Fresh and Rotten

This blog post was inspired by a pile of unwanted DVDs in my living room.

I’m just letting you know. In case you want to spend your valuable time elsewhere.

Okay. So. We’re good?

Fine. It’s your time.

Traditionally, I open my blog posts by commenting upon how long it’s been since I’ve written a blog post, wistfully recalling the days of yore when I actually wrote blog posts on a regular basis, or casting aspersions upon myself for my inability to stick with anything in my life that I actually have the energy to start.

Well, I’m not going to do that this time.

[Aside for the ironically challenged amongst you. I just did what I said I wasn’t going to do. And I did it before I said I wasn’t going to do it. Isn’t that clever?]

So, anyway, as I was saying, this blog post was inspired by a pile of unwanted DVDs in my living room. And I’m repeating that so you’ll still have a chance to bail, in case you didn’t really get it the first time. Because sometimes we don’t really get things the first time we read them. I can read an entire page of something and have to go back over it because I wasn’t really paying attention.

So, this particular pile of DVDs is comprised of movies that I’m not likely to watch again. I’ve watched all of them, of course. Why would I buy a DVD and not watch it? That would be silly. Unless it was a gift, of course. Then I’d leave it in its shrink-wrap and put wrapping paper around it. But even then, it would have to be a movie I’d actually seen. Because giving someone a gift of a movie about which I knew nothing would be even sillier than buying a DVD and never watching it.

In most countries, that is.

But I digress. If, in fact there was anything from which to digress in the first place.

There are two reasons that a DVD movie might end up in such a pile as I’m describing (in painstaking detail) here:

  1. I’d thought it was going to be a good movie (the preview looked good, or someone gave it a high recommendation), but my high hopes were dashed upon the rocks of reality.
  2. I thought it was good when I first watched it, but upon subsequent viewings, it simply didn’t hold up.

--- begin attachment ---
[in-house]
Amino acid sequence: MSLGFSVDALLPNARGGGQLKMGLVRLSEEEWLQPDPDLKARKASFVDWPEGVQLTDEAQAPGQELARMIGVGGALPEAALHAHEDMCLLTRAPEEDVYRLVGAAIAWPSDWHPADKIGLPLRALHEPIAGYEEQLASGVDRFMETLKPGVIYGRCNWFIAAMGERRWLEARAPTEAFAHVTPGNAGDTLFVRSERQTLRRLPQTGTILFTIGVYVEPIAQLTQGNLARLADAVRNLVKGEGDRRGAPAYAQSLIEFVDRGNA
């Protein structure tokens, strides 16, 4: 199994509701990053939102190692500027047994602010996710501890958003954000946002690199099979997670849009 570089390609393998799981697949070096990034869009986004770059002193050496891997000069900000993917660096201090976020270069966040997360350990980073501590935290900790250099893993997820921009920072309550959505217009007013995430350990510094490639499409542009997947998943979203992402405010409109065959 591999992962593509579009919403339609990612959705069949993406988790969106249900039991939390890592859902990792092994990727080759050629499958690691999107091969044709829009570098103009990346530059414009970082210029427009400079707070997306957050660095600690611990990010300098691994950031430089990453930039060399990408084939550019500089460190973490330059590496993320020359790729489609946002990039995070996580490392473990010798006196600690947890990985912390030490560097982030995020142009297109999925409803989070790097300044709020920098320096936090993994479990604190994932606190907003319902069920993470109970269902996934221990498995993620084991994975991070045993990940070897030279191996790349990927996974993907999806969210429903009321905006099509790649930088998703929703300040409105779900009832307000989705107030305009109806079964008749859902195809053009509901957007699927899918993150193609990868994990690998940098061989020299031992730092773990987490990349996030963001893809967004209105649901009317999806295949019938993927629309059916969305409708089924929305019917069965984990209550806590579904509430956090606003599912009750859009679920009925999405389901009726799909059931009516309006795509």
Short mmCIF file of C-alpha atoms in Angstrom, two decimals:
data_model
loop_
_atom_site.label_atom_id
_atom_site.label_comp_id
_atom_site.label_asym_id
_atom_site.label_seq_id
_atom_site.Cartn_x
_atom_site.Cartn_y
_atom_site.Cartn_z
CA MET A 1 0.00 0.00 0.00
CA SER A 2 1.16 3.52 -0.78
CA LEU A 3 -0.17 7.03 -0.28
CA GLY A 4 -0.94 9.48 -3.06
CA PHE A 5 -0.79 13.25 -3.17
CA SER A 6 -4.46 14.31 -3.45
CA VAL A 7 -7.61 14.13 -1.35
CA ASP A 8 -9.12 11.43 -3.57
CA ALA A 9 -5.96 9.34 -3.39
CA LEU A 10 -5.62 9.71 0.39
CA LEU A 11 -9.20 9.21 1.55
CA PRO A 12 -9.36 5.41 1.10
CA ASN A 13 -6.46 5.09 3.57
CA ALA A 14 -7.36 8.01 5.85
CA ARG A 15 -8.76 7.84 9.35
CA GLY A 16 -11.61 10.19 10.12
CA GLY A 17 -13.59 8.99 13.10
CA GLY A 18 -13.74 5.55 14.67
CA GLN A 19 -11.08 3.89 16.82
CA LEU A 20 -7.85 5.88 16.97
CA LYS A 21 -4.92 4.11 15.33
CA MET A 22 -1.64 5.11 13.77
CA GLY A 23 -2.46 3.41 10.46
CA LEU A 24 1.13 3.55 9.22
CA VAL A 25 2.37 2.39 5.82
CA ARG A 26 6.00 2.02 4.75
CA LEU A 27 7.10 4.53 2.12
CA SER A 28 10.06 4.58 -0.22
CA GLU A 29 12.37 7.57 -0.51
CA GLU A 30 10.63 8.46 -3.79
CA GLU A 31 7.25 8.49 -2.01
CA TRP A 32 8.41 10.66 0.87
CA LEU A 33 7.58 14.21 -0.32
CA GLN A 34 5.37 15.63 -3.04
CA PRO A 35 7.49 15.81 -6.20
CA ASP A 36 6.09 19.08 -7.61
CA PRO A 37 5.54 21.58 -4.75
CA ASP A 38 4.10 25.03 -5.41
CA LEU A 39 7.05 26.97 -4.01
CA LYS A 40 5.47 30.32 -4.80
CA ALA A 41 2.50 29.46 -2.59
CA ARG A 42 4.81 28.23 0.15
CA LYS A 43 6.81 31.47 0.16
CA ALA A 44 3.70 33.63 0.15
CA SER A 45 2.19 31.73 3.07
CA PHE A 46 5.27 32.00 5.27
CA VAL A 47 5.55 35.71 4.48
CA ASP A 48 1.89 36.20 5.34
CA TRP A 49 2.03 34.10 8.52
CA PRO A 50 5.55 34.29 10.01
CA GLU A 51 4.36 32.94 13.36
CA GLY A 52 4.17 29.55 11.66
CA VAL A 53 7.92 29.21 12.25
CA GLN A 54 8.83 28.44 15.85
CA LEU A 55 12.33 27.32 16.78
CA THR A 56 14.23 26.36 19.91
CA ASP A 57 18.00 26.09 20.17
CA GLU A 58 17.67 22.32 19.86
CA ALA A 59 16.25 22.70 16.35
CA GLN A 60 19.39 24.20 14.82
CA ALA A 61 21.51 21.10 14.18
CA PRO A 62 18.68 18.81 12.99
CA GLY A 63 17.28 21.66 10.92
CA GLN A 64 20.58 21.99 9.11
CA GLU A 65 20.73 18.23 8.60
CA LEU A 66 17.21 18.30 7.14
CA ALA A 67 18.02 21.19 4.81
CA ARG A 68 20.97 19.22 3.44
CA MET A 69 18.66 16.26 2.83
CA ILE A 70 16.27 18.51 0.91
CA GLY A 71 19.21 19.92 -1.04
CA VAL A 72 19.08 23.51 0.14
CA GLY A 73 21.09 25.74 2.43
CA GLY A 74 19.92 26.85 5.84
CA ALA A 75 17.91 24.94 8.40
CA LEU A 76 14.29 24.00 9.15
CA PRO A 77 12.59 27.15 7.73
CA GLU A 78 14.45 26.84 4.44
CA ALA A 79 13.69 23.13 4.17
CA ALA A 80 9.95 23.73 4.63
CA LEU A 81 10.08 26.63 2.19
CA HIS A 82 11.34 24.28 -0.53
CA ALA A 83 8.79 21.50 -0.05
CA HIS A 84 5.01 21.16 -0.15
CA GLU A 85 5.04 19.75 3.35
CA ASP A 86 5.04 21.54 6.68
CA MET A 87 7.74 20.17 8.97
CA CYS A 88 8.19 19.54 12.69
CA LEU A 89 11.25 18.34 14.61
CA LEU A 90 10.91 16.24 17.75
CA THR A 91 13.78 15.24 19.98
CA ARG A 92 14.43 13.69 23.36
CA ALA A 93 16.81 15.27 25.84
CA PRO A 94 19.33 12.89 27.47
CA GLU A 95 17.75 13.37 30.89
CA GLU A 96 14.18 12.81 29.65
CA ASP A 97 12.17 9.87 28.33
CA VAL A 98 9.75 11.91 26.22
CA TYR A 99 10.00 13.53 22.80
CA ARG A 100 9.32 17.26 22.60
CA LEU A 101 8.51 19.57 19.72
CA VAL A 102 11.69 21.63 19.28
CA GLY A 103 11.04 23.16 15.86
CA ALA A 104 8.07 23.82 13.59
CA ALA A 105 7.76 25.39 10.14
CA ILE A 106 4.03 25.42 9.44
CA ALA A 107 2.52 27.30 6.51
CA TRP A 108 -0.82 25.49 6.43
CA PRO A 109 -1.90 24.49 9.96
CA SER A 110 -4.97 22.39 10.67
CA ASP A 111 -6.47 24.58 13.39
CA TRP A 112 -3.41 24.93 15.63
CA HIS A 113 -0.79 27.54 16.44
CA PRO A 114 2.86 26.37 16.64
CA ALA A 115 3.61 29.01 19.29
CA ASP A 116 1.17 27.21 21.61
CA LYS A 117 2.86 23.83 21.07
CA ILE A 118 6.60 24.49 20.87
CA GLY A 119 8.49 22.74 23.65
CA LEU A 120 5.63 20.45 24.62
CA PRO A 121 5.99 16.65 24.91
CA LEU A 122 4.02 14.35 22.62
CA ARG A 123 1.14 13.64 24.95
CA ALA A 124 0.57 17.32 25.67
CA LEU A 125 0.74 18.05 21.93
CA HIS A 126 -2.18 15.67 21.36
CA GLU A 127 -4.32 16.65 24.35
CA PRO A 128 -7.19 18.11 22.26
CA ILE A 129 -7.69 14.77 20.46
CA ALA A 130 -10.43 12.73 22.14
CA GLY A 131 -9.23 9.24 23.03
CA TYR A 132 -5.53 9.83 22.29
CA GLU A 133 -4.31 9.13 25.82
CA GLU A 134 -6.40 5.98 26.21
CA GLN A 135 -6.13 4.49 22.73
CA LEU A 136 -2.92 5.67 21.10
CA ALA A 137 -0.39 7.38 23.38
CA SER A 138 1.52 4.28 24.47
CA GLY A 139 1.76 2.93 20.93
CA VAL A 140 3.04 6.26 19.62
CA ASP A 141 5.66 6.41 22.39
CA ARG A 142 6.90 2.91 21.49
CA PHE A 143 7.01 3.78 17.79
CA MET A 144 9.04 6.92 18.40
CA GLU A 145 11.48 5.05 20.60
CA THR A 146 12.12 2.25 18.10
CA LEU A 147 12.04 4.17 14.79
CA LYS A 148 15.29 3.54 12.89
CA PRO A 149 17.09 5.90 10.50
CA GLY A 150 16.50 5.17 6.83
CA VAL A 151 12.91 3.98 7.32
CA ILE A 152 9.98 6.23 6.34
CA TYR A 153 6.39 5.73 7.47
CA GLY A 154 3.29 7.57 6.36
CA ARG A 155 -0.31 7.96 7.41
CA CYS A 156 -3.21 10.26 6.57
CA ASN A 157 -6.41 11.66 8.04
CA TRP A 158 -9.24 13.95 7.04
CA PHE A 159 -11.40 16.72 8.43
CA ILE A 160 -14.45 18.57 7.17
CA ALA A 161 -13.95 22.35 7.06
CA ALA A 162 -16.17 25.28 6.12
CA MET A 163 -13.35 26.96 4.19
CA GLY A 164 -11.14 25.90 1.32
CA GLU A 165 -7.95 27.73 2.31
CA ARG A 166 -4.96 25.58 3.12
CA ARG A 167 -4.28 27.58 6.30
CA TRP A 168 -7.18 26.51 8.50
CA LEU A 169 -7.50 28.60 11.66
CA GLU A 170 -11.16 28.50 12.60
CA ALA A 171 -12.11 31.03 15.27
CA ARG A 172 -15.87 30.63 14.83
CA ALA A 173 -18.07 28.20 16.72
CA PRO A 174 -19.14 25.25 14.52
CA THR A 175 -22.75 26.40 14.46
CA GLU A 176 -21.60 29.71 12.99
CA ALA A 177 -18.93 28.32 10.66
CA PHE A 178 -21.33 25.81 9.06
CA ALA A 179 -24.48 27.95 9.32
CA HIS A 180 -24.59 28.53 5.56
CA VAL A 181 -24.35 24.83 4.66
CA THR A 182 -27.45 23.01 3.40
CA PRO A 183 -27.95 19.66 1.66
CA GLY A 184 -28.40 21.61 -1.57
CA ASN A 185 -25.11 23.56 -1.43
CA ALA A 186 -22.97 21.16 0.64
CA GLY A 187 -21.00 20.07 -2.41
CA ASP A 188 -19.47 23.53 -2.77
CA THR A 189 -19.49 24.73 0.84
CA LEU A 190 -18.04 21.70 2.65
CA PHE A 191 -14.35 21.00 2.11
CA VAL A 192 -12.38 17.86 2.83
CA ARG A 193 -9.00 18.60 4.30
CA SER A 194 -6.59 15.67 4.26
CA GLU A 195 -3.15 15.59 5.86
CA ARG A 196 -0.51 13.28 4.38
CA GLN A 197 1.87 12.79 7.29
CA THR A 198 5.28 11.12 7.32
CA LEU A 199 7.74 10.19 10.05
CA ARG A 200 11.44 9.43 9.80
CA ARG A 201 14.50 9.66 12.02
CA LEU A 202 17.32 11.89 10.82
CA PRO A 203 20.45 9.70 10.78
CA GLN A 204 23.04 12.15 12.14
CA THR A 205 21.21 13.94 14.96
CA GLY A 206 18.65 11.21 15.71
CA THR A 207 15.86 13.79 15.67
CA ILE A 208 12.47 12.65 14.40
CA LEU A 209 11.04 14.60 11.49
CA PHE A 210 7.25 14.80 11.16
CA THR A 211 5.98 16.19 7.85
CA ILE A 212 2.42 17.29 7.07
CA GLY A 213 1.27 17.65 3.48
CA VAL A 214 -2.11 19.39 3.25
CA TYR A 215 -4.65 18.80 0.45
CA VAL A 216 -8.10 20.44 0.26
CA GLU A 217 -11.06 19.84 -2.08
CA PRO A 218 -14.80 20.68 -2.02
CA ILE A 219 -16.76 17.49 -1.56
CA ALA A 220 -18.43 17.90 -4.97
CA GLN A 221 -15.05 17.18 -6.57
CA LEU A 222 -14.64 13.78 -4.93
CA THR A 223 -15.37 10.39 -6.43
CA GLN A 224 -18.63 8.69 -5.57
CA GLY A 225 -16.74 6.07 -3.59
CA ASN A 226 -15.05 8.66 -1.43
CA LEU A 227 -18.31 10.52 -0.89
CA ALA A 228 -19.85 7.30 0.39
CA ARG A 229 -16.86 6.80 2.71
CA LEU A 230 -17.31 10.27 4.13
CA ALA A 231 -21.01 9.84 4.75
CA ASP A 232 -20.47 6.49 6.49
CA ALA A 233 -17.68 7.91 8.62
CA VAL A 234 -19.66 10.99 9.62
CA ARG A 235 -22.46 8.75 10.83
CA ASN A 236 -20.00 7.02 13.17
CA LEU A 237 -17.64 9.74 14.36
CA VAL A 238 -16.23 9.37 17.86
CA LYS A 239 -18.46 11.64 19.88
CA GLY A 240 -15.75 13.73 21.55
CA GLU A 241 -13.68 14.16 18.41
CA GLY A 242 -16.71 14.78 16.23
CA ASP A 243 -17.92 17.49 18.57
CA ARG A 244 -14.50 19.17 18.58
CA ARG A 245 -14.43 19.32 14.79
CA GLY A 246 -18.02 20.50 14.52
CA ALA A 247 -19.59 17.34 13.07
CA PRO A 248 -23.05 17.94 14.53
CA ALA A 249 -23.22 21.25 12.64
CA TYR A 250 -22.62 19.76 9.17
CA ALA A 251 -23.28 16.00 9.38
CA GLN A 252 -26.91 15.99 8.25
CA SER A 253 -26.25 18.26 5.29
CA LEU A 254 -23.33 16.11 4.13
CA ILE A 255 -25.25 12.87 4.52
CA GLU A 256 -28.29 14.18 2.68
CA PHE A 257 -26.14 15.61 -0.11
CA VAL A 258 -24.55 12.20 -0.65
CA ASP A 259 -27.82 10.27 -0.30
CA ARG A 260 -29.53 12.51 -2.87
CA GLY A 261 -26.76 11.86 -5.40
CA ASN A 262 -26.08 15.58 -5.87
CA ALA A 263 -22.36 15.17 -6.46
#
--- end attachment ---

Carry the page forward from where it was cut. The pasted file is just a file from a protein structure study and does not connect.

But that begs a whole other question: Why did I just use the plural “subsequent viewings”?

You might have to think about that one for a while.

That second point (the one with the plural) really hits home for me. It’s like that whole Mary Tyler Moore Show thing. You know what I’m talking about, right?

Mary Tyler Moore Show

What? You don’t? Really?

Sigh. Okay. I’ll explain it to you. But you know the drill. Painstaking. Detail.

Back in the ’70s, when I was much less verbose than I am today, The Mary Tyler Moore Show was probably my favorite thing on TV. It was a good show. Hell, it was a great show. It was hilarious. And it was on for seven years.

Seven. Years.

We’re talking here about one of the most popular TV shows ever. Groundbreaking television. A strong female central character and well-defined supporting characters. It’s on TIME Magazine’s list of “17 Shows That Changed Television”.

You get the idea.

Fast-forward to the twenty-first century. Sometime in the last couple of years, I stumbled upon an episode of MTM, probably on TVtropolis or some similar channel. I was delighted.

Until I started to watch it.

To my horror, I couldn’t stay with it. I had to change the channel within about five minutes. The humor was so lame that I could barely stomach it. It was a sad, soul-crushing moment that has stayed with me to this day.

It actually made me angry. I was incensed. How could something so good turn so bad? How could something recorded on film and preserved through the decades have changed so significantly? Did someone forget to put it in the fridge? Was there a “best before” date stamped on it somewhere? Was there a crack in the lid?

No. Alas, no. None of those things.

A film, a television episode, a book… they simply cannot change once they are produced and physically sitting in your hand, on a shelf, in a VCR or DVD player. They are static, until you play them, or read them. Then they come to life. But once you’re done, they go back to being the motionless objects they were when you started. Oh, they might get a bit dusty over time, a bit scratched here and there, but the content is immutable.

It is we who change.

I was a teenager when The Mary Tyler Moore Show was first on the air. I was ten when it started and sixteen when it ended. What was funny to me then is significantly different from what is funny to me now.

People change. Humor changes. The world changes. That’s just the way it goes. It’s sad but true. Few things can stand the test of time. There are exceptions, of course, like the music of the Beatles and the original Star Trek series (even the non-souped-up, non-remastered episodes are still eminently watchable, except for “The Galileo Seven” and “Spock’s Brain”), but by and large, the passage of time and the addition of life experiences alter us to such an extent that we simply can’t see our old favorites the same way we did when we first encountered them.

All of this is probably painfully obvious to anyone reading this, but the sight of that sad little pile of DVDs on the shelf in the living room filled me with the urge to just pour out this lament.

Maybe I should turn it into a country song.

Or not.

Yeah, let’s go with not.

About Faltarego

Faltarego is into pop culture, writing, science fiction, fantasy, videography and video editing, games, computers, web design, and anything that uses both the left and right sides of his brain.

Leave a Reply

Your email address will not be published. Required fields are marked *